As a kid, one of my favorite art books was Ed Emberley’s Drawing Book: Make A World. It’s one of the few childhood books still in my collection. I drew a lot when I was younger, enjoying the act of getting lost in creative expression, without concern whether the house or dragon was good or not. I found other hobbies and put down the drawing pencil for a number of years. When I was in college, I bought a used copy of Betty Edward’s Drawing On the Right Side of the Brain. I worked through some of the exercises in the book then stopped. I still have both drawing books along with a trunkful of supplies stored in the attic.
I recently passed Emberley’s book onto Luke who I like to sit at the kitchen table and draw with. The practice of seeing where light falls on a subject is key to drawing and ends up helping my photography too. “Draw More” has been at the top of my Things I Like and Want To Do More. So I found the sketchbook and pencils and checked out two books from Peter Jenny’s Learning To See series: Unlearning to Draw and The Kitchen Art Studio.
Written for anyone who has ever wanted to learn to draw or simply draw better, the Learning To See series offers a mix of inspiration, motivation, and doable exercises. Sized to carry in a tote bag along with your drawing materials, the books show how to make drawing a daily staple.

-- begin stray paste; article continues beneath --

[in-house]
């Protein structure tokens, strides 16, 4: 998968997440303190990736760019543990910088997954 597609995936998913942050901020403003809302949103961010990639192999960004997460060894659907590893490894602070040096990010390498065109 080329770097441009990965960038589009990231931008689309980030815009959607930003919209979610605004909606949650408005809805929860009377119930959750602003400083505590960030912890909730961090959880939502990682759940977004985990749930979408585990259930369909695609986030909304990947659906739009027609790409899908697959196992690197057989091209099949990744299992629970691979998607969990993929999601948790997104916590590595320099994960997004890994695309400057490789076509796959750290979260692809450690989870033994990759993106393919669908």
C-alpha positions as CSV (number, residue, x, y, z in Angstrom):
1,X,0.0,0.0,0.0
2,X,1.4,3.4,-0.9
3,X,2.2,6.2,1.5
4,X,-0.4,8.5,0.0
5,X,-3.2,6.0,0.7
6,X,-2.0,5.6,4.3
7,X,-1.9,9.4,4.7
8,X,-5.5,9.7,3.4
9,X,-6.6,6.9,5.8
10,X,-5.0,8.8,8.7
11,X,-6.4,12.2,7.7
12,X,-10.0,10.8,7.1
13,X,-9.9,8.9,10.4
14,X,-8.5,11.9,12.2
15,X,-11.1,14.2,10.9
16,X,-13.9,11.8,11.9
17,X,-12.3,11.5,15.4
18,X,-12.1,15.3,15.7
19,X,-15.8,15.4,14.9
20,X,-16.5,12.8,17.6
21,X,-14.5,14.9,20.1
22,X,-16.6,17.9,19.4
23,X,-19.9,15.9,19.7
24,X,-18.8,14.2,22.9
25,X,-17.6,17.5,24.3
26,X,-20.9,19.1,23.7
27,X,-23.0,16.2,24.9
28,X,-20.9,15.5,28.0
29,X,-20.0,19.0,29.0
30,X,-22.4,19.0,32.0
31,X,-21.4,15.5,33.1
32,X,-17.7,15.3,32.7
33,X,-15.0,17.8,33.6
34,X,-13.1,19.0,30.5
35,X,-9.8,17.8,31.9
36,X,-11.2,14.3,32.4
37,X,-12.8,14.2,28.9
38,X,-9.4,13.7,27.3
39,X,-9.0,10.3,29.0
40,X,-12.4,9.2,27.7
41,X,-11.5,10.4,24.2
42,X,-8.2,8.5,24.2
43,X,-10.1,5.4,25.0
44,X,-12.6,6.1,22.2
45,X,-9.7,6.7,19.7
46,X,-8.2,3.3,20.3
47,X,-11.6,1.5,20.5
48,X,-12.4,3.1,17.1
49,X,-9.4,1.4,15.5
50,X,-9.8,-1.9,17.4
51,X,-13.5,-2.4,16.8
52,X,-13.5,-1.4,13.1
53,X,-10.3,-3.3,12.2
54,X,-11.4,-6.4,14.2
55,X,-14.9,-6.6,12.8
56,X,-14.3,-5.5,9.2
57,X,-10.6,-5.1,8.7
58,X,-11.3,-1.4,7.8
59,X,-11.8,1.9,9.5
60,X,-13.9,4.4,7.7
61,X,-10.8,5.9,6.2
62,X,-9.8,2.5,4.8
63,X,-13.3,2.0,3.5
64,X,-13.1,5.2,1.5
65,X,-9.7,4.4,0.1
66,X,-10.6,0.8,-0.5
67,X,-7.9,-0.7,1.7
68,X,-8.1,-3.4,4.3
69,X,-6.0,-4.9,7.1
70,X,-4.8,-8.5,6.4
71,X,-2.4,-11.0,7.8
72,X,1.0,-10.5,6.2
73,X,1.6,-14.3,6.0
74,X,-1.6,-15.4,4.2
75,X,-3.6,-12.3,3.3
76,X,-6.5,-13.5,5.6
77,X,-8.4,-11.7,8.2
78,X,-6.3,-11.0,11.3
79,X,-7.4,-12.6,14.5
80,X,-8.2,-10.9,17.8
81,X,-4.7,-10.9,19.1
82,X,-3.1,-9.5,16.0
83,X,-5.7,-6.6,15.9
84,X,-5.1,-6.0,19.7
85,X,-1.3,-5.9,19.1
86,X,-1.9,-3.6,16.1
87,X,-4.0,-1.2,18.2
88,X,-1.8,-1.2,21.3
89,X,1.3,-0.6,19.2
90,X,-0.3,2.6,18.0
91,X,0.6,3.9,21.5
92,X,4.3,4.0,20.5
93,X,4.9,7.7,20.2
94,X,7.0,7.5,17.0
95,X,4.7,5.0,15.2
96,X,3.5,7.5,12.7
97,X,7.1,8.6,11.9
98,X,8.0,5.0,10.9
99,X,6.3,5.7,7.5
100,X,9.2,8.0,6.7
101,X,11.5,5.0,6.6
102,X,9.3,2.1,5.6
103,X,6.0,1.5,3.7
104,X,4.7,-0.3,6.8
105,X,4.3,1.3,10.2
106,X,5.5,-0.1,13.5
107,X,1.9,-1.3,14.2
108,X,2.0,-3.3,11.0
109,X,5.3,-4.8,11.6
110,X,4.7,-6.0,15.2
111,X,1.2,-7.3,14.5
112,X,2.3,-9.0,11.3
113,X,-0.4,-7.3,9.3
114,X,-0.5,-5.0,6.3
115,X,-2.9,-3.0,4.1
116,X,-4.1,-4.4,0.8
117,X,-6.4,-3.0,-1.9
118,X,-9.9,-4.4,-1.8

Unlearning To Draw, the fourth book in the series, takes inspiration from how children and outsider art use direct experience to express themselves on the page. Jenny gives 22 drawing exercises and asks you to use family photographs as a way to create your own outsider art. They can be cut, collaged, marked up in order to transform them into new material to work from. The first exercise, You and I, asks the reader to “strip familiar images of their personal meaning in order to develop new image-making techniques.” Throughout the book the author returns to the theme of transforming personal narratives to create new ways of seeing. Personal photo albums hold many of the great themes of life, including: “love, sexuality, sickness, death, children, festivities, work, money, personal endeavor.” The book concludes technical possibilities and tips for keeping your eyes open and this passage stuck out in particular: “Schooling in perception should be a matter of concern not only for visual professions but for all of us. It is actually just as important as learning to read and write.”
The fifth book in the series, The Kitchen Art Studio, looks to everyday pantry items as perceptual art experiments. According to Jenny, “The kitchen of our childhood is the one that stays with us our whole life” and I tend to agree with him. He lays out seven principles for the kitchen art studio that reads like a quipping manifesto on food and art: Art does not have to look like art. It arises out of unusual combinations. It can even look like cuisine.” Most of us have access to a kitchen art studio where the author encourages us to experiment with another set of 22 exercises meant to shift visual perception. Exercise 9, Reporting, was one of my favorites, which asks you to “break with traditional reportage of news-worthy events and turn to the triviality of what goes on inside the four walls of your kitchen” instead.
I’ve been carrying both books in my tote bag for inspiration to make time to draw in those in between moments. I tucked several family snapshots into a sketchbook with a pencil and draw when I need a break between my pen and camera. Learning to draw is about putting pencil to paper and if you study Jenny’s books, you’ll likely arrive sooner than expected.